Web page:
"Despite their immeasurable influence, the vloggers and tutorial titans didn’t lean into their own ventures until many years later."
Across the world, Australian beauty editor Zoë Foster Blake was convincing her employers to let her start a blog - much to their dismay. Before Go-To Skin Care the perfect peach package destined to bring fun back to skin care was born, Zoë shared her tidbits and tips on Fruity Beauty. Several books, 16 products, two brand extensions and a cult following later - the brand that came to be in a garage in 2014 is now understood to be Australia’s most successful. Fans of the brand and of ZFB herself captivated by the simple, clean formulas, carefully-curated copy and education-led outfit no doubt.
Into The Gloss (2010) → Glossier (2014)
Zoë Foster Blake (2007) → Go-To Skin Care (2014)
Beauty begins (at the height of YouTube creators)
An era of sharp brows and nails that were pointier still, the height of Youtube beauty madness saw many a brand founder born. Despite their immeasurable influence, the vloggers and tutorial titans didn’t lean into their own ventures until many years later - a sign of the incredible funds on offer from makeup conglomerates. Huda Beauty being an exception to this perfectly-baked rule, having begun blogging in 2010 she partnered with her sister just a year later to bring the fine fluttery lashes to the shelves of Sephora in her native Dubai. Nowadays her empire extends far beyond mink and covers all corners of the skin care and makeup realm. Though a handful were relegated to the domain of brand perils (looking at you Jeffree Star) recent years has seen the top-tier of beauty gurus move into product - bolstered by incubators a plenty. Tati, Angel and Patrick are all first-draft picks of the YouTube elite who shifted into hawking their own wares, the shimmery, perfectly-packaged kind.
Huda Kattan (2010) → Huda Beauty (2011)
Christine Dominique → Dominique Cosmetics (2018)
Tati Westbrook → Tati Beauty (2019)
Angel Merino → Artist Couture (2020)
Patrick Starr → One Size (2020)
"As the influencer bubble inflated still, these ventures came at a time where influencing was largely laughed at and only engaged in by brands with a level of reluctance."
The first it-girls
The second wave of it girls saw many a beloved brand launch and many a sundress sold, from the two-piece brilliance of Tash Oakley and Devin Brugman to the monochrome selects of Harper and Harley. As the influencer bubble inflated still, these ventures came at a time where influencing was largely laughed at and only engaged in by brands with a level of reluctance. But proof of their enduring ability to captivate consumers beyond the double tap, these founders have built brands still beloved today. Realisation Par was born of Billabong mainstay 4th And Bleeker and has since influenced many a fashion trend - the leopard print skirt one notable hallmark. Or in selling her aesthetic Jeanette Damas created her label Rouje to offer access to her Pinterest-ready looks, in recent years too they’ve expanded into beauty. Or there’s the likes of Danielle Bernstein and Arielle Charnas of WeWoreWhat and Something Navy who in their efforts to build something beyond the collaboration avenue courted controversy instead. The former has seen backlash in recent months for stealing designs from emerging designers and selling them to her mass audience. While Arielle Charnas saw similar controversy surrounding her designs, it was her COVID-naiviety that saw her earn Diet Prada’s wrathDiet Prada’s wrath. A peril perhaps of diving into founding too late in their influencer journey, or moreso losing touch with the very community that elevated your success. Despite some missteps there’s no doubt of the brand equity held in the perfectly-manicured palms of it-girls past and present.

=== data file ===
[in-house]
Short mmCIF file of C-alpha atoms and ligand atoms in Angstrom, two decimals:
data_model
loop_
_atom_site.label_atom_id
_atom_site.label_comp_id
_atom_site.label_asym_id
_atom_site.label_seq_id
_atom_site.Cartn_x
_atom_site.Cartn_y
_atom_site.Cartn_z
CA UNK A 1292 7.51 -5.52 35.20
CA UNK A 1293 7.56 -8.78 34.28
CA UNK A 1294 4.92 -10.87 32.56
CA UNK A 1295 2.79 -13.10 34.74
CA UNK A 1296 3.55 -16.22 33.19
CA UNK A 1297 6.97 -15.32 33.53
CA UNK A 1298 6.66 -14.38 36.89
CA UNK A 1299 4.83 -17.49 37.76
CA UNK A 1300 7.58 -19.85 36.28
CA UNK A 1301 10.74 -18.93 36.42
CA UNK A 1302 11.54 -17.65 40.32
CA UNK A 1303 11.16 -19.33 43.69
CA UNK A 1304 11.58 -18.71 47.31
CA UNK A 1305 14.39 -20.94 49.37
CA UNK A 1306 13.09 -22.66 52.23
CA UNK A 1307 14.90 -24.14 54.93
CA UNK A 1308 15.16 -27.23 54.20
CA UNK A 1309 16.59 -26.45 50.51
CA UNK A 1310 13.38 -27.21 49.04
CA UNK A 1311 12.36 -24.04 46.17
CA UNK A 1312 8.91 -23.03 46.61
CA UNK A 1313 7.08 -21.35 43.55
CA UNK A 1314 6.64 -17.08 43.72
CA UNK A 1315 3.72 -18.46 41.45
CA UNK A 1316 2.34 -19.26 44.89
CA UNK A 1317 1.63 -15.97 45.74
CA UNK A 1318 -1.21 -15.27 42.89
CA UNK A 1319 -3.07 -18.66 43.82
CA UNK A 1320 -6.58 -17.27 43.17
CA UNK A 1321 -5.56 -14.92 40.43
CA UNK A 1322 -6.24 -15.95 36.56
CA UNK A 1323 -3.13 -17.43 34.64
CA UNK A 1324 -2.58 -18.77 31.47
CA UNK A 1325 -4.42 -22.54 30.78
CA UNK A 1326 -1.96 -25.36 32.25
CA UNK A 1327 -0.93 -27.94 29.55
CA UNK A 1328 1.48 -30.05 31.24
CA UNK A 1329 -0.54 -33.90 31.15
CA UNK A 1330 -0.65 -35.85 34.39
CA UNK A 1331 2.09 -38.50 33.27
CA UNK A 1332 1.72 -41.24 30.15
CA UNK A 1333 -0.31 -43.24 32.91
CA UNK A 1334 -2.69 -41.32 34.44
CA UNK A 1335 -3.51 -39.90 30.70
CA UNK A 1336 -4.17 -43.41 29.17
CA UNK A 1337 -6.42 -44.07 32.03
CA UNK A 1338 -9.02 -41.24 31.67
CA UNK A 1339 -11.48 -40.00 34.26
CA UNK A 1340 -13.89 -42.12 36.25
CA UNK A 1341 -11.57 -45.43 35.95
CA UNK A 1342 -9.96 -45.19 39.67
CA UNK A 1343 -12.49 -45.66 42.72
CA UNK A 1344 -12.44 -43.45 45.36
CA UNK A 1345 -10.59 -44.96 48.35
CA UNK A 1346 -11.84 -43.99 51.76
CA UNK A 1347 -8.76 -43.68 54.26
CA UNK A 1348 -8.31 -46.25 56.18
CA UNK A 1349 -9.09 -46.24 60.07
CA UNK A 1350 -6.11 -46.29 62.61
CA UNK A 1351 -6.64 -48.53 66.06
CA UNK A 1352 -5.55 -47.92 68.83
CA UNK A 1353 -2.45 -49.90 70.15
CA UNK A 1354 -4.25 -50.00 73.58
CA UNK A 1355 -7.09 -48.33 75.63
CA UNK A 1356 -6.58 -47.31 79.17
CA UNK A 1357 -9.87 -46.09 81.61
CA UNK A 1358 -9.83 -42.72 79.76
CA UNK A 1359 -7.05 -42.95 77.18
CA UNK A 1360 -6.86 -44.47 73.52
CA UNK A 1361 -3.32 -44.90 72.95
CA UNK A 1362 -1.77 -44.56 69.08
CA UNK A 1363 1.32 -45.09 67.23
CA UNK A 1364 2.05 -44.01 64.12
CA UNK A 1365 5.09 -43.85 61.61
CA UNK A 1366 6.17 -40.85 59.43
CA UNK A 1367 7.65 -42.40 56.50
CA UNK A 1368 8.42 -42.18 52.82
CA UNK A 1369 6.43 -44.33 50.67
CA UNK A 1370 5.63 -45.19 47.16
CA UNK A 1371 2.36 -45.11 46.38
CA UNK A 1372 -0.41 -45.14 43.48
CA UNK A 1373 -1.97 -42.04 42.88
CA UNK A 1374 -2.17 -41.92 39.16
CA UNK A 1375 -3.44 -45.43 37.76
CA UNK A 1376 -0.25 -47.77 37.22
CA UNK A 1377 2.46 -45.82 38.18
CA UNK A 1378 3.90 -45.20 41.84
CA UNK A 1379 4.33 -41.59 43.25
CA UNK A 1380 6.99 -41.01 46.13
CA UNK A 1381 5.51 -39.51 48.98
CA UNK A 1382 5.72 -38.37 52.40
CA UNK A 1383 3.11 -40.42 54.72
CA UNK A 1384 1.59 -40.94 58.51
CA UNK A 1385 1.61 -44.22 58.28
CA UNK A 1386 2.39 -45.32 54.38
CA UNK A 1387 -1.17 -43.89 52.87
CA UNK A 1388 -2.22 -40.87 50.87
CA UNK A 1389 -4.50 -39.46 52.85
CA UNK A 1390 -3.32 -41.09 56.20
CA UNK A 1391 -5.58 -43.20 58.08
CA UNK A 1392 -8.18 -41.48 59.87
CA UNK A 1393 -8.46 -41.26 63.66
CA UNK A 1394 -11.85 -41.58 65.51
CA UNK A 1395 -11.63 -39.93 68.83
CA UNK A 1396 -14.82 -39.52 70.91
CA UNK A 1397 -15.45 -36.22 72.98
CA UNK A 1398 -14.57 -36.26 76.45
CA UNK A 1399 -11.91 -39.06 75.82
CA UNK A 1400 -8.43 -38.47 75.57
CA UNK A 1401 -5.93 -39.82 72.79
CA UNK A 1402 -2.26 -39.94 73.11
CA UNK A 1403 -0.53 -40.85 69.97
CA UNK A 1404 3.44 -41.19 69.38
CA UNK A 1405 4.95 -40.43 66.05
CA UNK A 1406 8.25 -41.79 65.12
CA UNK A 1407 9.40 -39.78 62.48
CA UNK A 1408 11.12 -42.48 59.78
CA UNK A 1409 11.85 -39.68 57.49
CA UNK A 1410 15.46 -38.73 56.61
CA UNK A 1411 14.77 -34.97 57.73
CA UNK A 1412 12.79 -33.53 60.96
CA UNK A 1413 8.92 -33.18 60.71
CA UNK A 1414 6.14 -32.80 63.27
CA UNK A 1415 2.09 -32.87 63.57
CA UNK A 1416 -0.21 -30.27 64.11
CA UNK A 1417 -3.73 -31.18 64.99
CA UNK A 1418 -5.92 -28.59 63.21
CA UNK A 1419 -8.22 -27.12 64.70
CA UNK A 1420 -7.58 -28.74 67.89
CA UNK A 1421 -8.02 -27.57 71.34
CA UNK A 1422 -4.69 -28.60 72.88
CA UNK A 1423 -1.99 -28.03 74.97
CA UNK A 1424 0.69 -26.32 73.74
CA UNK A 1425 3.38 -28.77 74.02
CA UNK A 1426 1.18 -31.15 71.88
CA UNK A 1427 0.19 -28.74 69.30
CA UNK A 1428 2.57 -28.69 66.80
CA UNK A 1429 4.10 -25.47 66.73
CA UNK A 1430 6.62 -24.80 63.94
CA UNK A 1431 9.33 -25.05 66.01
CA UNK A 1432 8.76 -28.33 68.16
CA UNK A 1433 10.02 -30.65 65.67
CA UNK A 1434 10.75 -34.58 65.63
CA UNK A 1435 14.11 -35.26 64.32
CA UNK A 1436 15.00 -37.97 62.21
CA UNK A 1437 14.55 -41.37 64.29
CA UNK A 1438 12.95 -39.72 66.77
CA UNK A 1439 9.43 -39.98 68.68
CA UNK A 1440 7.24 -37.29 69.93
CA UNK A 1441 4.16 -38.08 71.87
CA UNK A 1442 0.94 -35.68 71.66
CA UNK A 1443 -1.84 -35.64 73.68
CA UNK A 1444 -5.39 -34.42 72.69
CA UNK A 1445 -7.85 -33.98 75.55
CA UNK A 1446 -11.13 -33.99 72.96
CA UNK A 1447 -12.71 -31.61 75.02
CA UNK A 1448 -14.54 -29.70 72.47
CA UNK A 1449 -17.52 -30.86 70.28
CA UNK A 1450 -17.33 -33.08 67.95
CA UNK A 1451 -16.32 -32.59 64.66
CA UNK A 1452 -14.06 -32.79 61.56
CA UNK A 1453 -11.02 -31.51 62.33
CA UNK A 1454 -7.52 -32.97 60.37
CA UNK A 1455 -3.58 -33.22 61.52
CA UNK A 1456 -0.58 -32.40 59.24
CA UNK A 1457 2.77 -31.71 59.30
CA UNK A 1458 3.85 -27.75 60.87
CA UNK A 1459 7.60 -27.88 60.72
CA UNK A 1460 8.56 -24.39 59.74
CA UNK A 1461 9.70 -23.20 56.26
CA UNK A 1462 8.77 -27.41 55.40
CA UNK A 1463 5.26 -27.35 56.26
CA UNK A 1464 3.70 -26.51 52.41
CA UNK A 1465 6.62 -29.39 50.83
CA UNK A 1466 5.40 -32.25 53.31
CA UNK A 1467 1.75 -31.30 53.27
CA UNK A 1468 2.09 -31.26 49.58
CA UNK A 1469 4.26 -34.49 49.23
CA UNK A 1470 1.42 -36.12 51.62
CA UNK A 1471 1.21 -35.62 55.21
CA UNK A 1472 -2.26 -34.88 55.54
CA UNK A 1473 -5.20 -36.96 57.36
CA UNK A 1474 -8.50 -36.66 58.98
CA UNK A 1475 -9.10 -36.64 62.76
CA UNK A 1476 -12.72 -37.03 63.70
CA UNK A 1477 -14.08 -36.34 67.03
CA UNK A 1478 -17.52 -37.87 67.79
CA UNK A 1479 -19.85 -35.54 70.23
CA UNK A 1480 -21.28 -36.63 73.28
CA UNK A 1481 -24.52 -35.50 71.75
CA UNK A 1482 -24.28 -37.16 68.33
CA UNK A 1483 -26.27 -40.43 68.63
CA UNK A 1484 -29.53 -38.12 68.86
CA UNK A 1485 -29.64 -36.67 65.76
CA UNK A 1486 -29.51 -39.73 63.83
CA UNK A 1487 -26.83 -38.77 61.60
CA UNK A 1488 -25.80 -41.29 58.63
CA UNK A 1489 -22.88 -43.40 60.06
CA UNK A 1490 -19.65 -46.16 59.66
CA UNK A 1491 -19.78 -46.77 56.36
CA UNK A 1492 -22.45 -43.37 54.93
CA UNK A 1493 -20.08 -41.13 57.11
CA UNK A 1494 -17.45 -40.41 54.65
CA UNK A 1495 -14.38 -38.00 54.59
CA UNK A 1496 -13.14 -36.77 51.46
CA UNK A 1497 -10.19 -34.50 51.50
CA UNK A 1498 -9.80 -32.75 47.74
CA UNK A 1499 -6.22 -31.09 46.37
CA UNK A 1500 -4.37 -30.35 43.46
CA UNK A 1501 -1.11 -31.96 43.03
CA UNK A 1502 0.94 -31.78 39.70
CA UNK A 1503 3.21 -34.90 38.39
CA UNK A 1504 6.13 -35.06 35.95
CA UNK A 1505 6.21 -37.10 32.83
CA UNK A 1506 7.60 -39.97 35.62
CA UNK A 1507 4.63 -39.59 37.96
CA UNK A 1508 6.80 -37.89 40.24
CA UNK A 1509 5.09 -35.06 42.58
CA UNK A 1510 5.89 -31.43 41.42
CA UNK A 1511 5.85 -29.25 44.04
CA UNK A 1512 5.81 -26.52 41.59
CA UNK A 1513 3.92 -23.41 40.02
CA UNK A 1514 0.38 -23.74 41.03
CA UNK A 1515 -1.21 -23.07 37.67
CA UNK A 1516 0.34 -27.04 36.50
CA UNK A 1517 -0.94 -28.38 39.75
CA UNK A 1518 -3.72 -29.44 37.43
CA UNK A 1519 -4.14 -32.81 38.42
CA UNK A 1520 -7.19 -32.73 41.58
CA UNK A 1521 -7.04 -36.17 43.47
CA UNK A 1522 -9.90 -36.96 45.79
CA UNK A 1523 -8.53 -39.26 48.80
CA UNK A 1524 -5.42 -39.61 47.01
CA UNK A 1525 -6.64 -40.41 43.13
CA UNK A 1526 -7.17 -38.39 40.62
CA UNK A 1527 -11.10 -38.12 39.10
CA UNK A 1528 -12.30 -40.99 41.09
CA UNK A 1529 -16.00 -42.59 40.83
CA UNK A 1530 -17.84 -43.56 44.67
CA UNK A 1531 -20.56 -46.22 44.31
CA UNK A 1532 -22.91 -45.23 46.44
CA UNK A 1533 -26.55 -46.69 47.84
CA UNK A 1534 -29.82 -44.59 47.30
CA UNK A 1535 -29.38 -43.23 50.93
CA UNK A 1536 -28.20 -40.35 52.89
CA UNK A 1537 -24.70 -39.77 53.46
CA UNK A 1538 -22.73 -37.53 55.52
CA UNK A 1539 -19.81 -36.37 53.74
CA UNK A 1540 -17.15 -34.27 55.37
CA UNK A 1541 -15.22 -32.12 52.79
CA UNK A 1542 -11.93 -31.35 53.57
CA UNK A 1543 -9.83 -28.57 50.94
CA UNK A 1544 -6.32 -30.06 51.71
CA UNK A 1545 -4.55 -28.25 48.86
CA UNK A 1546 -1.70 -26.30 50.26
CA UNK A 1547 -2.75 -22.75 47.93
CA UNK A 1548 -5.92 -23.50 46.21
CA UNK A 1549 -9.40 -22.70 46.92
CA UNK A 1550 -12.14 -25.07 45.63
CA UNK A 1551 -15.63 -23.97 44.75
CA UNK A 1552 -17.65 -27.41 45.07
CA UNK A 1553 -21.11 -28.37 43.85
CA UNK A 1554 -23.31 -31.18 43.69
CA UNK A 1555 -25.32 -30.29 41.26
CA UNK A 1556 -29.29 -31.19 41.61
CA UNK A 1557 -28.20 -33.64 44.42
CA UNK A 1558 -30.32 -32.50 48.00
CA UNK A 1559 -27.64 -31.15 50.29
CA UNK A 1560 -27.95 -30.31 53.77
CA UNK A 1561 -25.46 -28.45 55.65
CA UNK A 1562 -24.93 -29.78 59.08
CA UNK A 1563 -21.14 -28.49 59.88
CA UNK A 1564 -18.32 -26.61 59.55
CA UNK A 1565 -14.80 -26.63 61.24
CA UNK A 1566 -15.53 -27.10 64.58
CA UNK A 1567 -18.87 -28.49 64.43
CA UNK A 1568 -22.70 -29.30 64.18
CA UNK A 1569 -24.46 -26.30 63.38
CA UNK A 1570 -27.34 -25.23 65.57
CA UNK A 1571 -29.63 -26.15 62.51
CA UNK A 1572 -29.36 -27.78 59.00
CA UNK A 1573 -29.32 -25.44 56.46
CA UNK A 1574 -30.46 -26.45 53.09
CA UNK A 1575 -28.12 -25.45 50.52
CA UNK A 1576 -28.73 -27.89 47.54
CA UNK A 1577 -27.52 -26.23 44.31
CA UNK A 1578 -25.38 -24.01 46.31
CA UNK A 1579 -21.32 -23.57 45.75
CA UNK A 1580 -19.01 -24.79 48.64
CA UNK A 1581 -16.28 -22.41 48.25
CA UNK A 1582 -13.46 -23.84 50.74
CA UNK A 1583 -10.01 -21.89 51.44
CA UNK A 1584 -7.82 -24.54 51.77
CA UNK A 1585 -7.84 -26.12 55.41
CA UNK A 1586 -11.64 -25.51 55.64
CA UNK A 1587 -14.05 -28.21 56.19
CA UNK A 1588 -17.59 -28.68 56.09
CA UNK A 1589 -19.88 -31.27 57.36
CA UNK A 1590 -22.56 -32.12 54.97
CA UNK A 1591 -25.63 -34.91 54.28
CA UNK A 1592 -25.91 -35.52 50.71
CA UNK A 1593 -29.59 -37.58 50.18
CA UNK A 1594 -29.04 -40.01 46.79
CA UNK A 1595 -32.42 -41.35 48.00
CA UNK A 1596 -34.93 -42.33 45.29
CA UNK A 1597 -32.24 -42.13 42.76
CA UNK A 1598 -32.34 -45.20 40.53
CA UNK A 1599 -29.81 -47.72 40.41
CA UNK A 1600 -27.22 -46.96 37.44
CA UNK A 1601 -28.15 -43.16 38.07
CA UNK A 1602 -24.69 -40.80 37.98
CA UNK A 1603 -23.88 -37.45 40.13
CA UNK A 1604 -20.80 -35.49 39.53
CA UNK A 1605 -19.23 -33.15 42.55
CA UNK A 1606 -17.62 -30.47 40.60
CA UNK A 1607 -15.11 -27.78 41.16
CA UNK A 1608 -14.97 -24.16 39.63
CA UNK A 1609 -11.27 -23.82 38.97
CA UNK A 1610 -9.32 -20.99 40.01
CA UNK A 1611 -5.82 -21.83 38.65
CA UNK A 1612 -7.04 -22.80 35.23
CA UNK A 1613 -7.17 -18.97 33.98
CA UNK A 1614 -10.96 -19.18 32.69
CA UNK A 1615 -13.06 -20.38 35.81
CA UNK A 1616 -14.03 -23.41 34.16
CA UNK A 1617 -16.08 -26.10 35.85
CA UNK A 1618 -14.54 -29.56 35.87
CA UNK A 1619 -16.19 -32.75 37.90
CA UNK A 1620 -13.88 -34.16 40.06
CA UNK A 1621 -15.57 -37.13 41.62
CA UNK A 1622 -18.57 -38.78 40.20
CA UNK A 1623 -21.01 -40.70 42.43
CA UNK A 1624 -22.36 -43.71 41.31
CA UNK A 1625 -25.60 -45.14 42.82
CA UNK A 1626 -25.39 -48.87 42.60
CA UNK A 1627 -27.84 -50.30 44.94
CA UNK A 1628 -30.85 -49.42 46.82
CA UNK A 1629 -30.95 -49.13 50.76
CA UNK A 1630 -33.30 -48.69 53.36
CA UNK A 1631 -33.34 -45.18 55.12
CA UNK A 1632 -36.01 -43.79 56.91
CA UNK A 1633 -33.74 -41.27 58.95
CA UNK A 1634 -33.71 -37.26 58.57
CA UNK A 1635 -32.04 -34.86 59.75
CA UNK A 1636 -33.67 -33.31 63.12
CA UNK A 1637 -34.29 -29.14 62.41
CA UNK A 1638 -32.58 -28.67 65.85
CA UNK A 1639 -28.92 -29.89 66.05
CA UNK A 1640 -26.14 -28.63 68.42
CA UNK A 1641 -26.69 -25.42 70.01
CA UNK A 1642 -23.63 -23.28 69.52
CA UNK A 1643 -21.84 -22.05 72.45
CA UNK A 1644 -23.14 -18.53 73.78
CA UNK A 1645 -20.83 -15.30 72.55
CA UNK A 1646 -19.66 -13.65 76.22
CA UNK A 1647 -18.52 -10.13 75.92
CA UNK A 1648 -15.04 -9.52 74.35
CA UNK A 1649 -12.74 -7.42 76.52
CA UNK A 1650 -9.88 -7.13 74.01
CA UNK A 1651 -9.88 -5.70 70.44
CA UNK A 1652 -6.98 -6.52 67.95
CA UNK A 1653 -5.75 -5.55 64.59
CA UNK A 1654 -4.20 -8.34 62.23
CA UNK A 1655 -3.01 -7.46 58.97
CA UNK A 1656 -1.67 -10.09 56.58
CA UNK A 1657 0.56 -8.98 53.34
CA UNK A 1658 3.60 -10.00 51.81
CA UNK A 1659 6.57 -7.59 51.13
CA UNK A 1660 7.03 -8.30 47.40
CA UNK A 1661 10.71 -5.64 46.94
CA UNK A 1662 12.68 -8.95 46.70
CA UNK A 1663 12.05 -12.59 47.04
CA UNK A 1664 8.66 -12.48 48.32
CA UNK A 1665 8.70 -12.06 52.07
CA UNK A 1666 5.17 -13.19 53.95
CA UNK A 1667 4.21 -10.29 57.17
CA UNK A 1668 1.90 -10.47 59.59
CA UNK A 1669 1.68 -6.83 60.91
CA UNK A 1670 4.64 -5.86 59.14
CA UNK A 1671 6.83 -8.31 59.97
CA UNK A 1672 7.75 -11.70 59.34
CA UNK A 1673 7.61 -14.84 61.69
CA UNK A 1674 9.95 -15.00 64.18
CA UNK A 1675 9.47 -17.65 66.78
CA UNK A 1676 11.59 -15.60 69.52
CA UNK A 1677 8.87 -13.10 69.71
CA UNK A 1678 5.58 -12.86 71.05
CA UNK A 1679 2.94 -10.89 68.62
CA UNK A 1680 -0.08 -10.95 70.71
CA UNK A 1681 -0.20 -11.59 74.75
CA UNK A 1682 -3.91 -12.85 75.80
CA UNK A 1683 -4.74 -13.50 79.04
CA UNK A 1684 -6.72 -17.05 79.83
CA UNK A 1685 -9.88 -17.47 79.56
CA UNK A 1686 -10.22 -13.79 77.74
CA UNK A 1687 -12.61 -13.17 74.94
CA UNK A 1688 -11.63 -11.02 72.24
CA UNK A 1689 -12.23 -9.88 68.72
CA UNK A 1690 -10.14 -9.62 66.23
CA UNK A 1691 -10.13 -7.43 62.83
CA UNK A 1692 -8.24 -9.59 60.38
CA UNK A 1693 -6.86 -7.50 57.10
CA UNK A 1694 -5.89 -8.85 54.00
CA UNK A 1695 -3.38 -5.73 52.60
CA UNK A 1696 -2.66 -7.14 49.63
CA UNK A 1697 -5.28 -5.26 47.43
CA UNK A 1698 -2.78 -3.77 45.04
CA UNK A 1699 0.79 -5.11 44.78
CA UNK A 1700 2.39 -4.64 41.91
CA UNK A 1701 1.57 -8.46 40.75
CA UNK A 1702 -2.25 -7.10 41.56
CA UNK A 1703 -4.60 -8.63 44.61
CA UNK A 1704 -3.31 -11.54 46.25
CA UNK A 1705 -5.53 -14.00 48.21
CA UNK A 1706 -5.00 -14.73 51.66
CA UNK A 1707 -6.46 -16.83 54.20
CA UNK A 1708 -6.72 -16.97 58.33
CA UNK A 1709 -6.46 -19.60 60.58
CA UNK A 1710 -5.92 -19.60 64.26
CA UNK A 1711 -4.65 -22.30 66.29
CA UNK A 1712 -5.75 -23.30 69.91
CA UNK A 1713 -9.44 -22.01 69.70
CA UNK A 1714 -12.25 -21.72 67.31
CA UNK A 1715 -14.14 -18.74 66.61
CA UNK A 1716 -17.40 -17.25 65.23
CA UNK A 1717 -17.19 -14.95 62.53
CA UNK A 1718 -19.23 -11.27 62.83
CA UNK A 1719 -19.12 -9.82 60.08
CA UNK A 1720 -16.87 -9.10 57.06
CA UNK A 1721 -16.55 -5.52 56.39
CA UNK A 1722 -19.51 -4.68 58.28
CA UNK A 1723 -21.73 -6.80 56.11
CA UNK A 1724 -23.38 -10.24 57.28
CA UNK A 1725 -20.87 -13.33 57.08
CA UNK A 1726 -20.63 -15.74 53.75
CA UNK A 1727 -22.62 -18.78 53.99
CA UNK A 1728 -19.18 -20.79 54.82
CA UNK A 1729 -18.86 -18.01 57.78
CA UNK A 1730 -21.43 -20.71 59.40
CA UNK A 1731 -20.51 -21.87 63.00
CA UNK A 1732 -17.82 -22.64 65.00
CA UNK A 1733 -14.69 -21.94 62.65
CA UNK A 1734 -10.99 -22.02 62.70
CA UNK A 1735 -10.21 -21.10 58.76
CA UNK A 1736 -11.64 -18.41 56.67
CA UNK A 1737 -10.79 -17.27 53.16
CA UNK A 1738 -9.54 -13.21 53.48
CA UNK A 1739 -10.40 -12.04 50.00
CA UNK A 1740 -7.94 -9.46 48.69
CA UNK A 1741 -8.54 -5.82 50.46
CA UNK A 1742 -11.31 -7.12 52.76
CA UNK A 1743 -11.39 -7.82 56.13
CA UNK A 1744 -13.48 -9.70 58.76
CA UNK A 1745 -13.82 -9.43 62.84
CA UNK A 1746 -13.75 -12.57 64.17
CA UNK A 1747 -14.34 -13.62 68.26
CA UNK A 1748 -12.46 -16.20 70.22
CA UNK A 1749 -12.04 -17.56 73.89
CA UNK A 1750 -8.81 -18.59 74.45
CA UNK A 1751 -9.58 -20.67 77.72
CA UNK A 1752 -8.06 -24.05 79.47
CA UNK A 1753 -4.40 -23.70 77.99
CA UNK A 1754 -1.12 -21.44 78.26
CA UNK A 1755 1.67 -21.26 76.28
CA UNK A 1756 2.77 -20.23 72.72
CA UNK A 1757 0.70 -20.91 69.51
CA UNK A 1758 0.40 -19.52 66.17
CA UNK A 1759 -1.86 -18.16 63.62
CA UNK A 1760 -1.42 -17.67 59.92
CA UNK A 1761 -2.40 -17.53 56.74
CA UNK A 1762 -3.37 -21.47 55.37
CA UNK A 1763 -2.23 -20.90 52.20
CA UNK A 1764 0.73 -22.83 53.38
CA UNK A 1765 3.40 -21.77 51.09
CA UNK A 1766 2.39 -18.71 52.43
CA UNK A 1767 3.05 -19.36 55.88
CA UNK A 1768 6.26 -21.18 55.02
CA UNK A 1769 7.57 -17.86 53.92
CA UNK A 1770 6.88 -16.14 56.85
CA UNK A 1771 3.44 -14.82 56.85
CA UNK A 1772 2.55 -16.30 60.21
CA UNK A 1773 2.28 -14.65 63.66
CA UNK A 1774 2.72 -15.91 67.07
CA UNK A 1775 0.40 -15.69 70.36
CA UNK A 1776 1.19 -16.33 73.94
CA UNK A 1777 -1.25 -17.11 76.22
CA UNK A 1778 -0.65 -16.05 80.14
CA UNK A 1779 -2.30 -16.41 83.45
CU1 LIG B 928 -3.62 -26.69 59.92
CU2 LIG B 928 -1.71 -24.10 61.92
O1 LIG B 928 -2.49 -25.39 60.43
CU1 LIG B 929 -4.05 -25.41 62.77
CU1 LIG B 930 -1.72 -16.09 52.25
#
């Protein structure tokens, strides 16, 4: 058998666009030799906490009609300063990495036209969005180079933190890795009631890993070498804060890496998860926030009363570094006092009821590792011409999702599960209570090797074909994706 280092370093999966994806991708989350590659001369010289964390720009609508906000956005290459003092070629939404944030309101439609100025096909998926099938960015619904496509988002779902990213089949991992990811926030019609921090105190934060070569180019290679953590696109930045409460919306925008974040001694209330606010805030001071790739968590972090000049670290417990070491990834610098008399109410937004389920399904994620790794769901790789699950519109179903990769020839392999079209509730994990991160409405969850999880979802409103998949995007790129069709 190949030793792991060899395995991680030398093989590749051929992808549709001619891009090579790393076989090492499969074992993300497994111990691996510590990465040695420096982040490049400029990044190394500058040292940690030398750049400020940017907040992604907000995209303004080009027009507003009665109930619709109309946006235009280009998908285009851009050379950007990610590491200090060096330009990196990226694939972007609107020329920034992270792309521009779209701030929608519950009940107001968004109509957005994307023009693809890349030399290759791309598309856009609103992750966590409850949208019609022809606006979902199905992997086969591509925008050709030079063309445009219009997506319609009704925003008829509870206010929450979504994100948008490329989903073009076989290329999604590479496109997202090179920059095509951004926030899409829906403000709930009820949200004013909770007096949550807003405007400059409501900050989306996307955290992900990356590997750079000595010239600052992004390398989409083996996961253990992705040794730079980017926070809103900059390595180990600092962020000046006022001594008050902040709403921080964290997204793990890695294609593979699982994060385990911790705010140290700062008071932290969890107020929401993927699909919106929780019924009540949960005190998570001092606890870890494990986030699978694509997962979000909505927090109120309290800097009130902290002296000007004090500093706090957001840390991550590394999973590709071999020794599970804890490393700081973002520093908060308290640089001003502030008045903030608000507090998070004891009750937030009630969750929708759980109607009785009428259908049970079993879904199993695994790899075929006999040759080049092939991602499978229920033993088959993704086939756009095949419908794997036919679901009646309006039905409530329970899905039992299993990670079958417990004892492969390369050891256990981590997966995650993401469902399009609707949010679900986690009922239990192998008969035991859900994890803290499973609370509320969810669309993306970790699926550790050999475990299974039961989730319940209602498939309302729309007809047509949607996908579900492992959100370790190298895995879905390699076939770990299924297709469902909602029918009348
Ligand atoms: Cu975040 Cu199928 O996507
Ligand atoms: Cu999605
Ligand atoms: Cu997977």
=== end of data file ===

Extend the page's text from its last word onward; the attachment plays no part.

A Bikini A Day (2012) → Monday Swimwear (2014)
4th And Bleeker (2010) → Realisation Par (2015)